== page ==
Venezuela offers relief oil to Ecuador

Venezuelan President Hugo Chavez offered to provide Ecuador with oil after protestors recently disrupted operations by state-owned Petroecuador in the provinces of Orellana and Sucumbios.

Ecuador could repay the oil from its own supplies when production returns to normal, Chavez said.

Ecuador suspended exports on Aug. 18. Petroecuador has cut its production to 33,167 b/d from 201,000 b/d previously (OGJ Online, Aug. 22, 2005).

Protesters attacked pipelines and pumping machinery and blocked highways in the two provinces in an attempt to force the government to free other protesters held in custody. The dissidents are demanding more jobs and local investments.

Chavez made his offer during his weekly radio program, broadcast Aug. 21 in Cuba’s western province of Pinar del Rio, 200 km west of Havana, with Cuban President Fidel Castro.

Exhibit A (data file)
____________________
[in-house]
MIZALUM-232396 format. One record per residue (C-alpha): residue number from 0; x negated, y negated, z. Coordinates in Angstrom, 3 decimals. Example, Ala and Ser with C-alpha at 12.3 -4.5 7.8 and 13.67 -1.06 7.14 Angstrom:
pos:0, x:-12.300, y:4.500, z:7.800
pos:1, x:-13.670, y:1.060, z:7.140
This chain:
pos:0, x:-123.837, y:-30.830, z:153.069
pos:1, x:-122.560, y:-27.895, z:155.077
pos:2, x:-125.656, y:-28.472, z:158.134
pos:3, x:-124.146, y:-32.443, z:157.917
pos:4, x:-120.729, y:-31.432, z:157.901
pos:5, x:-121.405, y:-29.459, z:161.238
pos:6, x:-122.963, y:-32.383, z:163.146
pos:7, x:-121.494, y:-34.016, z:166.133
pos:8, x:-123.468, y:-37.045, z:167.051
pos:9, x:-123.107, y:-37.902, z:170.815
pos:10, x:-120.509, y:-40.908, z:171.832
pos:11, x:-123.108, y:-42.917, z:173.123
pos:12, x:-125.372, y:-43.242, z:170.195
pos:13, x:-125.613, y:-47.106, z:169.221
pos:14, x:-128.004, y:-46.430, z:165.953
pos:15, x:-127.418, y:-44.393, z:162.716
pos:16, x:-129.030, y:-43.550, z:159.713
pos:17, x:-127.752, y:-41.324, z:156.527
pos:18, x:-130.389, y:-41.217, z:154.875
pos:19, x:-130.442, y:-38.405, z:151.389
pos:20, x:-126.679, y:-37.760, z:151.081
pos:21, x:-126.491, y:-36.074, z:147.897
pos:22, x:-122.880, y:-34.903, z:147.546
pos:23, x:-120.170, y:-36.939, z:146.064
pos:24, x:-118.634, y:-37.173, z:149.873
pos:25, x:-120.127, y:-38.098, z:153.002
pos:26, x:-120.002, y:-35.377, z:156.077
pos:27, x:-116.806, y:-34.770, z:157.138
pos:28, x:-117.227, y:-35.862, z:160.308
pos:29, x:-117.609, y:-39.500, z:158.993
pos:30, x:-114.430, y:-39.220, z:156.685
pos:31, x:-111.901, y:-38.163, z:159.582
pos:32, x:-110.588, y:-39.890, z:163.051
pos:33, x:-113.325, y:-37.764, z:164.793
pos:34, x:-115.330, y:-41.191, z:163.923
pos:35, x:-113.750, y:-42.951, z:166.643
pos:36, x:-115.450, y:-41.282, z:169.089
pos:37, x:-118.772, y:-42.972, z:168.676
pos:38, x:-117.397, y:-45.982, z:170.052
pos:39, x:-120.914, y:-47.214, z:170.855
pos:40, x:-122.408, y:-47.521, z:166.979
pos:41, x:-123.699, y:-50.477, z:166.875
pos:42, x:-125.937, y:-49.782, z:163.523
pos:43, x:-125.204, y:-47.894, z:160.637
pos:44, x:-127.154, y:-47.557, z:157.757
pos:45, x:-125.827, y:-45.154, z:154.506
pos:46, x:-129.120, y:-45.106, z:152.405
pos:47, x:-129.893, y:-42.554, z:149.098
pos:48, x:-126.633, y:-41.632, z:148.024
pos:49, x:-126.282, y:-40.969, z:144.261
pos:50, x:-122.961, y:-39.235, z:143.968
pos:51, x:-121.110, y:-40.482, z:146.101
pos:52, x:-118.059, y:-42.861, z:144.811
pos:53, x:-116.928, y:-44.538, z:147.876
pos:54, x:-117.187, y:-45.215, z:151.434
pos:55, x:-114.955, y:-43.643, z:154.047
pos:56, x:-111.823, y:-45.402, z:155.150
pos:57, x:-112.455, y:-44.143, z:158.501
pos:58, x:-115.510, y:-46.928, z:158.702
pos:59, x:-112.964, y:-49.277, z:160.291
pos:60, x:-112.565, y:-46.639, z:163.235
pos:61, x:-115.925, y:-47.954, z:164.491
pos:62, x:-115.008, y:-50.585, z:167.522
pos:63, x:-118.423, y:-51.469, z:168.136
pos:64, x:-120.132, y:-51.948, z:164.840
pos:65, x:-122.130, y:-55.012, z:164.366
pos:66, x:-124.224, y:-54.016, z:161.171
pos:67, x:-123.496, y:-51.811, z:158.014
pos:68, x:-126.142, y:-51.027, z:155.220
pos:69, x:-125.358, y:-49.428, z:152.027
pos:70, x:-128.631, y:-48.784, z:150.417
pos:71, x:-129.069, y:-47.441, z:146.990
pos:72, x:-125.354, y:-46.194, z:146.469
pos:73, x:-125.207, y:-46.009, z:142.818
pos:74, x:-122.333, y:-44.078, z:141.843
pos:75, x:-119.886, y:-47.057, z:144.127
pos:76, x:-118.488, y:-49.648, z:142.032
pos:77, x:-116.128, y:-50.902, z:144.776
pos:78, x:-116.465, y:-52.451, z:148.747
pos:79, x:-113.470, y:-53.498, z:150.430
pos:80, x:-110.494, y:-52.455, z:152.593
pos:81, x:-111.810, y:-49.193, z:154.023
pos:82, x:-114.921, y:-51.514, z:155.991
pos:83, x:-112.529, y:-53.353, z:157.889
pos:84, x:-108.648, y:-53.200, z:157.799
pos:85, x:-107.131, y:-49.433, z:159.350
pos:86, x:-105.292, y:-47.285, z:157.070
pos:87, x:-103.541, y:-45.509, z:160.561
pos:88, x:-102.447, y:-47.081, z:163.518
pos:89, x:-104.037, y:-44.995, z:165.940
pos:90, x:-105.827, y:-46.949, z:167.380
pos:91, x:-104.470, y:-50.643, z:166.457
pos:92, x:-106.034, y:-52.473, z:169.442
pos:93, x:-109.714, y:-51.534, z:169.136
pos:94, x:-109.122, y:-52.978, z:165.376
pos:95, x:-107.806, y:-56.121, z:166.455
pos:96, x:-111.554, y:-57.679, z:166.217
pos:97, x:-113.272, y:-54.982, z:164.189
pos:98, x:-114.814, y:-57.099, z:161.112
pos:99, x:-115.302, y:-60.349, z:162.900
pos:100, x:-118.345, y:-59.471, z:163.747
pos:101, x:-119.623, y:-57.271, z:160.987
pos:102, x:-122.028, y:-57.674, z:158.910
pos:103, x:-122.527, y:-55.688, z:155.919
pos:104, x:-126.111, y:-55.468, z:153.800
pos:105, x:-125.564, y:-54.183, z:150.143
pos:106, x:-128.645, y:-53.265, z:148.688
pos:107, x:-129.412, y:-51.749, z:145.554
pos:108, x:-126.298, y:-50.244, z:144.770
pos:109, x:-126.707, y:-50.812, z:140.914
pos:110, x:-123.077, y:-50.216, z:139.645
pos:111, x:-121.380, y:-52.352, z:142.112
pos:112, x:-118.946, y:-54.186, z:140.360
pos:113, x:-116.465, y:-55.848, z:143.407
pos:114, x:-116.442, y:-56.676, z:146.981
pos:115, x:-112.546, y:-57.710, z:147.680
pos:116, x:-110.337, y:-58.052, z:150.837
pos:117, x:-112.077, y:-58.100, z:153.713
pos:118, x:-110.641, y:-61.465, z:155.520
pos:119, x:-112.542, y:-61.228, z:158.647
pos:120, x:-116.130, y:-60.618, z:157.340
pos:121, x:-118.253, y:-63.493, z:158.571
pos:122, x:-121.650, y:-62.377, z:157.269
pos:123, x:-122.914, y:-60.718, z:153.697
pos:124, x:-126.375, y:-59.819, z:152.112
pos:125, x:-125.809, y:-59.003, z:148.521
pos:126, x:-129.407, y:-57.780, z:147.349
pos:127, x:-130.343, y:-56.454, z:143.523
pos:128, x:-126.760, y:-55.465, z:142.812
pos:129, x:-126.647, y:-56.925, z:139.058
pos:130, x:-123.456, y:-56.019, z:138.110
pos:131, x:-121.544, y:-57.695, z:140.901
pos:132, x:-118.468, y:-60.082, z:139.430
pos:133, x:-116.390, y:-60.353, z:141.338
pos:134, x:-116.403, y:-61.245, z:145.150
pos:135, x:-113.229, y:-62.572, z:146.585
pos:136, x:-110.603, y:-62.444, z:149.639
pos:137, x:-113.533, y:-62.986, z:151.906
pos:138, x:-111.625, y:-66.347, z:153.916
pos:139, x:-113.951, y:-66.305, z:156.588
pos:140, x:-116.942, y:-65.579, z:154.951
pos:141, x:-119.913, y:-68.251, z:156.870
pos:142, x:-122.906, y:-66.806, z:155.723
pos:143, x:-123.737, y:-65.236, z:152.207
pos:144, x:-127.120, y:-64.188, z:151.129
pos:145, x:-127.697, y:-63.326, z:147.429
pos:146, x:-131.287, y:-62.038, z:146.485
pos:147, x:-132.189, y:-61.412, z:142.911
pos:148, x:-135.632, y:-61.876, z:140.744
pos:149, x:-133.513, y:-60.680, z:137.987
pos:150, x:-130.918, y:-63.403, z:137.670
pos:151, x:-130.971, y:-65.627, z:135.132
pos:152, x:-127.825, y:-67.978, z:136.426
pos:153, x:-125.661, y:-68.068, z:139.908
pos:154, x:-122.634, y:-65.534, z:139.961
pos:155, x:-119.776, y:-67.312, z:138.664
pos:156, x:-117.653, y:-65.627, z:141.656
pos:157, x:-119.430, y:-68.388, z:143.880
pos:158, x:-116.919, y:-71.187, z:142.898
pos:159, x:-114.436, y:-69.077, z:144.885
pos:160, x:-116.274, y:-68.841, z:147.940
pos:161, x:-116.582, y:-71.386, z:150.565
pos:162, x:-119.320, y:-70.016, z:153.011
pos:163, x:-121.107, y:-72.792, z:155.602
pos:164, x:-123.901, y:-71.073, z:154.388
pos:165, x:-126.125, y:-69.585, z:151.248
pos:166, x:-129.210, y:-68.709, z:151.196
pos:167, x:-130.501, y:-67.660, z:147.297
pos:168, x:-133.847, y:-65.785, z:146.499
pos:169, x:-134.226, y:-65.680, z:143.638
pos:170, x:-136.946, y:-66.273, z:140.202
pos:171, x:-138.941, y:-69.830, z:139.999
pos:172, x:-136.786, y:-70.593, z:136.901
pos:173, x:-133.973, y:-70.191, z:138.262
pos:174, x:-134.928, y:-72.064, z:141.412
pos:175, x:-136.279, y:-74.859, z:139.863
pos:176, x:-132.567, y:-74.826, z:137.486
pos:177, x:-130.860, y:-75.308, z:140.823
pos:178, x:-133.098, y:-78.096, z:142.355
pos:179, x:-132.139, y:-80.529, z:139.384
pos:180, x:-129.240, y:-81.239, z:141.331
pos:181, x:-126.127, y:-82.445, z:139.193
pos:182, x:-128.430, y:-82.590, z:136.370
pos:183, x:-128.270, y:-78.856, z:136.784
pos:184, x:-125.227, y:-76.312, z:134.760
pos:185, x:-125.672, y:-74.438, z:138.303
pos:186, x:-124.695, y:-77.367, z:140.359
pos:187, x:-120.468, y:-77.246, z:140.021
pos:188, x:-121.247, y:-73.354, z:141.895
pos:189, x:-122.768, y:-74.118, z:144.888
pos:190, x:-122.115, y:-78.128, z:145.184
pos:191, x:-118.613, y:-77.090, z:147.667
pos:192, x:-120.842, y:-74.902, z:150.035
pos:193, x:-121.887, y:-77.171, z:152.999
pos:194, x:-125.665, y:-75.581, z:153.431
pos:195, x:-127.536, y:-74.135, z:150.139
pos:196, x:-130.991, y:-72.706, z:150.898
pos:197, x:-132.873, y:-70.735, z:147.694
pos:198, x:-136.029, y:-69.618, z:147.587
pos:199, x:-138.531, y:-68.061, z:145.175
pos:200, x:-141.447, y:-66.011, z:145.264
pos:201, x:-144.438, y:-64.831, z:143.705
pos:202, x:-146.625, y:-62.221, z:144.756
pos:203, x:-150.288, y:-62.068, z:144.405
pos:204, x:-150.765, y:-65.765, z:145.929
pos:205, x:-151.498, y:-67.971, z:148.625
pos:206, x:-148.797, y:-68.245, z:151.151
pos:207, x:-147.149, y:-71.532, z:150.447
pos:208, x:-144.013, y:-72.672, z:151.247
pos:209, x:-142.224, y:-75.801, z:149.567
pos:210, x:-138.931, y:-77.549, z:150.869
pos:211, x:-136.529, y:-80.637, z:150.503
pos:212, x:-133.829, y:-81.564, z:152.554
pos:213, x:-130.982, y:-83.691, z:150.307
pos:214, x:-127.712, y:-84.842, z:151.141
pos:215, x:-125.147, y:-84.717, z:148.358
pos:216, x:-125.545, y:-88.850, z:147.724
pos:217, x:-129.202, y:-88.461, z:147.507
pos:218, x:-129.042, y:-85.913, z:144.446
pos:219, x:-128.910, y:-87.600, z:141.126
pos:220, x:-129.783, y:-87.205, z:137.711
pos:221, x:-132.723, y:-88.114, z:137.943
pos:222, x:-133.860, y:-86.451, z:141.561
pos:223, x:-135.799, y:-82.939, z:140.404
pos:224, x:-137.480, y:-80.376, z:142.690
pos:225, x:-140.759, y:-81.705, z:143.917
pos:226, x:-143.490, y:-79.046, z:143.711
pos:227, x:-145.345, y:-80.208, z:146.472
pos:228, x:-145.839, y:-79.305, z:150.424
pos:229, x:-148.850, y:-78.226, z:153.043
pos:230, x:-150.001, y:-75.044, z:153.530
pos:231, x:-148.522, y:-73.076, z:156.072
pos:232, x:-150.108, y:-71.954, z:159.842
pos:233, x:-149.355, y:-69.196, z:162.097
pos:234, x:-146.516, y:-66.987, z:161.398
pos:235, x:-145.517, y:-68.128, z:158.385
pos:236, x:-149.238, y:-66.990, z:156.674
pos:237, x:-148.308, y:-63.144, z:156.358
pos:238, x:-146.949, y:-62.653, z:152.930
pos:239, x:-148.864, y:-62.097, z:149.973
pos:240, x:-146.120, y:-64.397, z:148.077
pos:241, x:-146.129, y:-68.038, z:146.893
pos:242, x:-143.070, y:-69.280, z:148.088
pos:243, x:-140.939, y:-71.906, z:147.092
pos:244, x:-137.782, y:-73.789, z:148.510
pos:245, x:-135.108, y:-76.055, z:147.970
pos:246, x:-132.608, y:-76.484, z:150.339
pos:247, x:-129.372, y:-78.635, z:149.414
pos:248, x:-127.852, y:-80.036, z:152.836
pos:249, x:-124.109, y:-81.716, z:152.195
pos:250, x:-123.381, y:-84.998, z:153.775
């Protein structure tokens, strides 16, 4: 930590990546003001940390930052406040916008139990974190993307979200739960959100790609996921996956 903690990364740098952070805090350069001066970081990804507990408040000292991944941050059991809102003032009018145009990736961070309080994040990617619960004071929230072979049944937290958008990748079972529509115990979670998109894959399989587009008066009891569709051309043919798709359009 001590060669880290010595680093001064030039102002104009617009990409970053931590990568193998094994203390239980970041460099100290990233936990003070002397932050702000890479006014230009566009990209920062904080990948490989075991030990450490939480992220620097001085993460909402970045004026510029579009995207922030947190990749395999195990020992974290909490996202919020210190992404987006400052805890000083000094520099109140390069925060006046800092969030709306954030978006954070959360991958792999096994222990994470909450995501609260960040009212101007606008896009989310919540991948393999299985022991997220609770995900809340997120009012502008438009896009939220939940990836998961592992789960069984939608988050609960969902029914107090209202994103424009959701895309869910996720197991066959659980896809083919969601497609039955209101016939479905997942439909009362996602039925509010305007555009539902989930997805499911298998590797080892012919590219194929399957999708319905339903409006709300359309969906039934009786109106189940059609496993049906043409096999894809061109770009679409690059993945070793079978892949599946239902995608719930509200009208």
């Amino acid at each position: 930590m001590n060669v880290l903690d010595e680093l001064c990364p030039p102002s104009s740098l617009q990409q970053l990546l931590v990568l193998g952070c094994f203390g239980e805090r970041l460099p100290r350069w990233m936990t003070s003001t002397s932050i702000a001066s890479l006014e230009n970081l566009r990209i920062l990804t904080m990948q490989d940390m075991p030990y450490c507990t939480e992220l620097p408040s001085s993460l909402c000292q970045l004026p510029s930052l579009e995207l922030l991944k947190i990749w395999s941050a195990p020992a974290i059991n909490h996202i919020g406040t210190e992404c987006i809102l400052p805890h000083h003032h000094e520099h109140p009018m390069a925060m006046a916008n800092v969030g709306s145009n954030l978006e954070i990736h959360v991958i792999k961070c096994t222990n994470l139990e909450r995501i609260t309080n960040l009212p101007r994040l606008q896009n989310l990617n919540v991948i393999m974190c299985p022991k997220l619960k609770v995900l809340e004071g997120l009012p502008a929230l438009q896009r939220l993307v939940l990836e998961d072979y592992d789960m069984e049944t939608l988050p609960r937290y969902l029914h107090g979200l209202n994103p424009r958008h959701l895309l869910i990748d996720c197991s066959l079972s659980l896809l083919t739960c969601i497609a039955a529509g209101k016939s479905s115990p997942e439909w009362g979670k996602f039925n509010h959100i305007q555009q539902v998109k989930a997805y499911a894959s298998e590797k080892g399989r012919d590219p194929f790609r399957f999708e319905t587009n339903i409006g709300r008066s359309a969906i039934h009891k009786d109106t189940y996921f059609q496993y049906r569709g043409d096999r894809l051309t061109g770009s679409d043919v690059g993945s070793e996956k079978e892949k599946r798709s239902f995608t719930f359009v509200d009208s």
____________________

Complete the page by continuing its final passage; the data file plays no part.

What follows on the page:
Chavez said his government offered Ecuador its support to “overcome the difficult economic situation created by the drastic reduction of oil production.” Ecuadorian President Alfredo Palacio responded by declaring a state of emergency in the two oil-producing provinces.

With Chavez’s support, Ecuador could develop its supplementary imports program in order to cover the deficit resulting from Ecuadorian refineries’ operating at less than full capability.

According to the Ecuadorian government’s preliminary estimates, losses caused by the strike could amount to $443 million by October, when crude production might stabilize.

Chavez said he would like Ecuador to be a member of the Petroandina system, which Caracas is promoting as an energy alliance that will allow countries to deal with situations such as decreased production due to strikes or other events.